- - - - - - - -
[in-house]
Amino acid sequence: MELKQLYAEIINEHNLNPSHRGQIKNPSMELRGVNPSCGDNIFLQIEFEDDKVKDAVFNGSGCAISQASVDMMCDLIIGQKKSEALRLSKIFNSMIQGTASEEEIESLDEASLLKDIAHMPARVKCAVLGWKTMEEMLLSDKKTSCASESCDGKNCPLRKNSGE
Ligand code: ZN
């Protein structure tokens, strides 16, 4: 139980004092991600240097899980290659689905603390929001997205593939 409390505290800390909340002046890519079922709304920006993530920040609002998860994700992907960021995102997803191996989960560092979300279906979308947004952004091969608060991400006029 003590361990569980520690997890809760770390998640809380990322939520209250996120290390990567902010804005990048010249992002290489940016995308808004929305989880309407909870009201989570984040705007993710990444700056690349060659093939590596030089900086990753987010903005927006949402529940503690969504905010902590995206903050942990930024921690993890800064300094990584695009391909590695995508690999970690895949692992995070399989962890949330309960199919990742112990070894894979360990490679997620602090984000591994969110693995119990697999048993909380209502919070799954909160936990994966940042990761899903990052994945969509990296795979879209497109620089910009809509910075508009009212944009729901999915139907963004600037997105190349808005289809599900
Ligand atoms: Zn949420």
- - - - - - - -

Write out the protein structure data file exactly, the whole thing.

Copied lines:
[in-house]
Amino acid sequence: MELKQLYAEIINEHNLNPSHRGQIKNPSMELRGVNPSCGDNIFLQIEFEDDKVKDAVFNGSGCAISQASVDMMCDLIIGQKKSEALRLSKIFNSMIQGTASEEEIESLDEASLLKDIAHMPARVKCAVLGWKTMEEMLLSDKKTSCASESCDGKNCPLRKNSGE
Ligand code: ZN
């Protein structure tokens, strides 16, 4: 139980004092991600240097899980290659689905603390929001997205593939 409390505290800390909340002046890519079922709304920006993530920040609002998860994700992907960021995102997803191996989960560092979300279906979308947004952004091969608060991400006029 003590361990569980520690997890809760770390998640809380990322939520209250996120290390990567902010804005990048010249992002290489940016995308808004929305989880309407909870009201989570984040705007993710990444700056690349060659093939590596030089900086990753987010903005927006949402529940503690969504905010902590995206903050942990930024921690993890800064300094990584695009391909590695995508690999970690895949692992995070399989962890949330309960199919990742112990070894894979360990490679997620602090984000591994969110693995119990697999048993909380209502919070799954909160936990994966940042990761899903990052994945969509990296795979879209497109620089910009809509910075508009009212944009729901999915139907963004600037997105190349808005289809599900
Ligand atoms: Zn949420």